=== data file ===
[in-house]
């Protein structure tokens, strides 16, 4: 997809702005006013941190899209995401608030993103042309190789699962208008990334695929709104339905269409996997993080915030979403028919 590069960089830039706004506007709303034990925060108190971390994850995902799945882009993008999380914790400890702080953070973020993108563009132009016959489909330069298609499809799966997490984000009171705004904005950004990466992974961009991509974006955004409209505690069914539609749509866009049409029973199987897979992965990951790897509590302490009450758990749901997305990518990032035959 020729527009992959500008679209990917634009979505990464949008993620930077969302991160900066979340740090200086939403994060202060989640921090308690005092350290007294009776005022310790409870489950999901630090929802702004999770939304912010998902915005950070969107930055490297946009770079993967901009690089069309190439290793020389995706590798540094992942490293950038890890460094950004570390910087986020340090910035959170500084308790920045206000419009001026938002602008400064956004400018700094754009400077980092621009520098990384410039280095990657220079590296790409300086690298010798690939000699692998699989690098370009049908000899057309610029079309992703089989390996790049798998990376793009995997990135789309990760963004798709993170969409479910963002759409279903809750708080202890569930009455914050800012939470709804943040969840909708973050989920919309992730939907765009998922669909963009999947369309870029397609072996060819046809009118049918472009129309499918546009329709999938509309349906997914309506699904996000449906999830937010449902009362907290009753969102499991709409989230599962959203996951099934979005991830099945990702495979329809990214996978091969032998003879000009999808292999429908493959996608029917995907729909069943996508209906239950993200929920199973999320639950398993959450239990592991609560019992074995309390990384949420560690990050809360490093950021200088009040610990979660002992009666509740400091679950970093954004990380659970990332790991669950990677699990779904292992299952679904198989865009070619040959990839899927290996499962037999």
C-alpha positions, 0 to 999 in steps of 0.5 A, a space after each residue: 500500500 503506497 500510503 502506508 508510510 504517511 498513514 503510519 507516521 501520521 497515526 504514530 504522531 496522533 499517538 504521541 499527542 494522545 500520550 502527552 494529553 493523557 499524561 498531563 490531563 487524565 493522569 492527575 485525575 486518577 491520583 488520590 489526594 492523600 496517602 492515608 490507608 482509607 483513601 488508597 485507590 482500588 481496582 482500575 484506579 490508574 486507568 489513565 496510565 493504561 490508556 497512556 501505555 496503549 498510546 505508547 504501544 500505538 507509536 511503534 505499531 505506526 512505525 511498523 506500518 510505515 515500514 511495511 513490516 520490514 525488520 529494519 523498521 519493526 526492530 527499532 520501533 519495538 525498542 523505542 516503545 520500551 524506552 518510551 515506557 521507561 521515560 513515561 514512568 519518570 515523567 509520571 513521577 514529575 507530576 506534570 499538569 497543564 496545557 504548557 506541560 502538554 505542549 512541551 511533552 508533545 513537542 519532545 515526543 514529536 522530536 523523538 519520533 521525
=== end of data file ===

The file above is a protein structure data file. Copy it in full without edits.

[in-house]
């Protein structure tokens, strides 16, 4: 997809702005006013941190899209995401608030993103042309190789699962208008990334695929709104339905269409996997993080915030979403028919 590069960089830039706004506007709303034990925060108190971390994850995902799945882009993008999380914790400890702080953070973020993108563009132009016959489909330069298609499809799966997490984000009171705004904005950004990466992974961009991509974006955004409209505690069914539609749509866009049409029973199987897979992965990951790897509590302490009450758990749901997305990518990032035959 020729527009992959500008679209990917634009979505990464949008993620930077969302991160900066979340740090200086939403994060202060989640921090308690005092350290007294009776005022310790409870489950999901630090929802702004999770939304912010998902915005950070969107930055490297946009770079993967901009690089069309190439290793020389995706590798540094992942490293950038890890460094950004570390910087986020340090910035959170500084308790920045206000419009001026938002602008400064956004400018700094754009400077980092621009520098990384410039280095990657220079590296790409300086690298010798690939000699692998699989690098370009049908000899057309610029079309992703089989390996790049798998990376793009995997990135789309990760963004798709993170969409479910963002759409279903809750708080202890569930009455914050800012939470709804943040969840909708973050989920919309992730939907765009998922669909963009999947369309870029397609072996060819046809009118049918472009129309499918546009329709999938509309349906997914309506699904996000449906999830937010449902009362907290009753969102499991709409989230599962959203996951099934979005991830099945990702495979329809990214996978091969032998003879000009999808292999429908493959996608029917995907729909069943996508209906239950993200929920199973999320639950398993959450239990592991609560019992074995309390990384949420560690990050809360490093950021200088009040610990979660002992009666509740400091679950970093954004990380659970990332790991669950990677699990779904292992299952679904198989865009070619040959990839899927290996499962037999």
C-alpha positions, 0 to 999 in steps of 0.5 A, a space after each residue: 500500500 503506497 500510503 502506508 508510510 504517511 498513514 503510519 507516521 501520521 497515526 504514530 504522531 496522533 499517538 504521541 499527542 494522545 500520550 502527552 494529553 493523557 499524561 498531563 490531563 487524565 493522569 492527575 485525575 486518577 491520583 488520590 489526594 492523600 496517602 492515608 490507608 482509607 483513601 488508597 485507590 482500588 481496582 482500575 484506579 490508574 486507568 489513565 496510565 493504561 490508556 497512556 501505555 496503549 498510546 505508547 504501544 500505538 507509536 511503534 505499531 505506526 512505525 511498523 506500518 510505515 515500514 511495511 513490516 520490514 525488520 529494519 523498521 519493526 526492530 527499532 520501533 519495538 525498542 523505542 516503545 520500551 524506552 518510551 515506557 521507561 521515560 513515561 514512568 519518570 515523567 509520571 513521577 514529575 507530576 506534570 499538569 497543564 496545557 504548557 506541560 502538554 505542549 512541551 511533552 508533545 513537542 519532545 515526543 514529536 522530536 523523538 519520533 521525